Sunday, August 8, 2010

For where your treasure is, your heart will be also.

As these words were read from the Gospel of Luke this morning at mass, I could not help but meditate on my mother-in-law Josephine's treasures:  her faith, and her family. With her death only two days past, it was difficult to focus on some of the celebration, but these words rang out.

Her faith permeated her entire life.  She enjoyed beautiful things, but It was very difficult to give her gifts.  There was always someone else who needed things more than she did, and so she would send monetary gifts to the St Joseph orphanage in Lebanon for which she raised money, or would buy gifts for those she perceived to be in more need than she. The things she cherished most were religious articles:  rosaries, holy cards, statues, candles, relics.  She would obtain these when she visited holy places, and then give many of them away to people who needed the comfort. When she came to Toronto last Christmas, she brought a gorgeous statue of Padre Pio which she gave to us.  She was a big fan of his.  I also have rosaries and holy cards that she gave me, that I will always treasure. 

But these items were not her faith.  They were like photographs of dear family members, reminders of saints and prayers and devotions.  She prayed every morning with a candle, saying rosaries for the intentions of her loved ones as well as her own.  She rose very early, starting her day with prayers and then watched the mass on her satellite television feed from Lebanon. When she was here last year, I took her to mass on the Feast of the Immaculate Conception, a day that was very important to her.  It was perhaps the second and definitely last time we went to mass together, just the two of us. It was a horrid night, weather-wise, with high winds and heavy snow.  She wanted to get there early so that she could pray before the celebration began.  Although the mass was in English and she didn't understand most of it, the last hymn was Salve Regina which she had sung in procession at Lourdes, and I could tell that she was very happy. Her faith brought her through very difficult times in her life. She was an example to me of a holy, devoted life.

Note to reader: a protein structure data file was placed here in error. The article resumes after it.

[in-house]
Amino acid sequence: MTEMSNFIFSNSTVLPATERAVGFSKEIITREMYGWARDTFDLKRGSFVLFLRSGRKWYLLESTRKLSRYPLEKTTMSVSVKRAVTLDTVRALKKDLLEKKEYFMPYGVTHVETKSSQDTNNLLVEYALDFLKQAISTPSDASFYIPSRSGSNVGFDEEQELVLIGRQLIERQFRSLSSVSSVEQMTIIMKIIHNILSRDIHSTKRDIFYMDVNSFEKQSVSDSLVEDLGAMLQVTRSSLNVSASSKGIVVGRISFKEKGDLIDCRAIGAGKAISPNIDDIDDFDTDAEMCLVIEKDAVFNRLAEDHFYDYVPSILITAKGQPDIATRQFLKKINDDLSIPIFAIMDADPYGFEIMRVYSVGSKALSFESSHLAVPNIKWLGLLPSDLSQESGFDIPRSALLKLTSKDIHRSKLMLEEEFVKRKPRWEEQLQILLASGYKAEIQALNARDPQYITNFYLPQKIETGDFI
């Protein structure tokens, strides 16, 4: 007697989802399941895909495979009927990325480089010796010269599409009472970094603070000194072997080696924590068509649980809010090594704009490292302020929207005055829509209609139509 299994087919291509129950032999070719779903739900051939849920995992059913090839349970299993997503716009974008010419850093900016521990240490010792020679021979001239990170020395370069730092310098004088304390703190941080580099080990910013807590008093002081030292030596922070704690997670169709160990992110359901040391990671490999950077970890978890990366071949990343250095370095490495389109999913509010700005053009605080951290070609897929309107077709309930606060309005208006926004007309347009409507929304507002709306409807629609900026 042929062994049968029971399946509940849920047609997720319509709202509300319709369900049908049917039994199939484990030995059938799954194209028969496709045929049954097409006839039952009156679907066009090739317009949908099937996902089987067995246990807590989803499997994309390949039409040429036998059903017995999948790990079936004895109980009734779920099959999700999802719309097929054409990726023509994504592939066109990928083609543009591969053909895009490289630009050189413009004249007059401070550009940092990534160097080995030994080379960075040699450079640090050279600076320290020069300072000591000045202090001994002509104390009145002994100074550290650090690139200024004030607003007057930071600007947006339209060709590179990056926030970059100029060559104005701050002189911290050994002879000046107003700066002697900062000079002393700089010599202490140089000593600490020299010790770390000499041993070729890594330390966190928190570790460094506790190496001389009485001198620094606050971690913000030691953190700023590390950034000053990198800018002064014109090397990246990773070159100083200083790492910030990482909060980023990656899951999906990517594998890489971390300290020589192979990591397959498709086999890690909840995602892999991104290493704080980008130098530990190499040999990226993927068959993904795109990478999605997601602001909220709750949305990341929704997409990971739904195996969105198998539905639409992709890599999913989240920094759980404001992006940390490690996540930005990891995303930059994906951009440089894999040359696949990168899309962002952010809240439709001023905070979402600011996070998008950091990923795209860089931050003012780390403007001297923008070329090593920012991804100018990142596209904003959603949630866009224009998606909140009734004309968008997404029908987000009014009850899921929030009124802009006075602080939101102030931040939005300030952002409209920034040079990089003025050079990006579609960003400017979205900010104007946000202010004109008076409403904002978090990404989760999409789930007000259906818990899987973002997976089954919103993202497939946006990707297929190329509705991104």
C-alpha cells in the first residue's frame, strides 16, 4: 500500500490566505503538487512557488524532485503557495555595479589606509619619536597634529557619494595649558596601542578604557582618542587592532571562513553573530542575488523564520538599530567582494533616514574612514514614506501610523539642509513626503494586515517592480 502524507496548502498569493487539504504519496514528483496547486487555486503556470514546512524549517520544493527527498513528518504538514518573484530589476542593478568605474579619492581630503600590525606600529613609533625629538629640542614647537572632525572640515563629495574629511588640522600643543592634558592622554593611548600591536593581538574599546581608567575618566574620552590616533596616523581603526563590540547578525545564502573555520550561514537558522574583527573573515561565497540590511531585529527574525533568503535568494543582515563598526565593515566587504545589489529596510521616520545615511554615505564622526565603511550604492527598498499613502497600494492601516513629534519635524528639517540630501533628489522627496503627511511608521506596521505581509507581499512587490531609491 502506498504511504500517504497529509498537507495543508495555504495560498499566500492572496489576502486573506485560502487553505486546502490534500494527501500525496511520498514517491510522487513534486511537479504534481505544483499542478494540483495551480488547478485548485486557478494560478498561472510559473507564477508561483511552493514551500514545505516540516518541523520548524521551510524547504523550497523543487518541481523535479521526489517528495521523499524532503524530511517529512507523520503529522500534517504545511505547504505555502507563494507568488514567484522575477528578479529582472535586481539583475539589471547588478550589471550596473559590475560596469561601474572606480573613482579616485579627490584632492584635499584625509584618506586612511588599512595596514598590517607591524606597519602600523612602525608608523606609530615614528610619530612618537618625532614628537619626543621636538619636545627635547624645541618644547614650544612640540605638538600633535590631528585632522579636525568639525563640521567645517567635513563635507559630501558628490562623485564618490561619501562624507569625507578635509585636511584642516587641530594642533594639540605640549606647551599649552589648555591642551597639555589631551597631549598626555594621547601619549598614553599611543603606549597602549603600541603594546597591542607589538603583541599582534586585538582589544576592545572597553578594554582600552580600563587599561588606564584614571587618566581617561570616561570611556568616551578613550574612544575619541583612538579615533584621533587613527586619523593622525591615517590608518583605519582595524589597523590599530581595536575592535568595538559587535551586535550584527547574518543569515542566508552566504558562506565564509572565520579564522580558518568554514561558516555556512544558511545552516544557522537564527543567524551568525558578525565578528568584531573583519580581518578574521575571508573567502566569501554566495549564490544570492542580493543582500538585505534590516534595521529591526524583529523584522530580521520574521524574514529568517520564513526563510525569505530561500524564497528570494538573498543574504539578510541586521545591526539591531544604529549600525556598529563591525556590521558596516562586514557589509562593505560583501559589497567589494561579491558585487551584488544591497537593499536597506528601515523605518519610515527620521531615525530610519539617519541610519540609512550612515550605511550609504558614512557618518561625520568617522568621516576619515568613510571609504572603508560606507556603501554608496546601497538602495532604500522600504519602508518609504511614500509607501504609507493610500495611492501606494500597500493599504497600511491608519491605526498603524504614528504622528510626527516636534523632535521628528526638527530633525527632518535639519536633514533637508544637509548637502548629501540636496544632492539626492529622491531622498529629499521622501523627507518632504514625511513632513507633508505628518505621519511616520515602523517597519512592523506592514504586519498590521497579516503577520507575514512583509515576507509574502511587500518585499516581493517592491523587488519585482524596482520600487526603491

Her family was her other treasure.  She had six children who lived, all of whom have become successful (in the worldly sense, at least), in great part because of her sacrifice of time and what little money they had.  The children went to private Catholic schools in Beirut, and she scrimped and saved the money each Fall for tuition.  She, with a grade six education (forced to leave school by edict of her uncle), supervised homework and made sure that the children were well-fed and dressed on the very small salary of her husband, a clerk at a bank.  She welcomed all comers to their apartment, serving meals and offering a place to sleep to traveler and especially to priests who found themselves without family on feast (or other) days.  A year after the war broke out, against the counsel of her husband, she arranged for passports and travel to take the family to Europe and away from the risks of living on the Green Line.  They started over in Paris, on furniture donated by a Catholic relief society.  She was the first up in the morning, and the last to sleep. Her family was truly her vocation, and she slaved for their benefit.  The result?  Two medical doctors, two doctorates, and two successful business people. I remember being exasperated with my two small boys and then realizing that she was able to manage with four boys, two girls, and very little in the way of financial resources. 

She died on the Feast of the Transfiguration.  Rt. Rev. Msgr. Rudolph G. Bandas writes: 

In the Transfiguration Christ enjoyed for a short while that glorified state which was to be permanently His after His Resurrection on Easter Sunday. The splendor of His inward Divinity and of the Beatific Vision of His soul overflowed on His body, and permeated His garments so that Christ stood before Peter, James, and John in a snow-white brightness. The purpose of the Transfiguration was to encourage and strengthen the Apostles who were depressed by their Master's prediction of His own Passion and Death. The Apostles were made to understand that His redeeming work has two phases: The Cross, and glory—that we shall be glorified with Him only if we first suffer with Him. (quoted at

By her death on this feast day, we are reminded that her suffering is over and she is heading to her glorification with Our Lord, His Mother, and the saints that she relied on for intercession.   

(Art:  Transfiguration by Raphael (1520)

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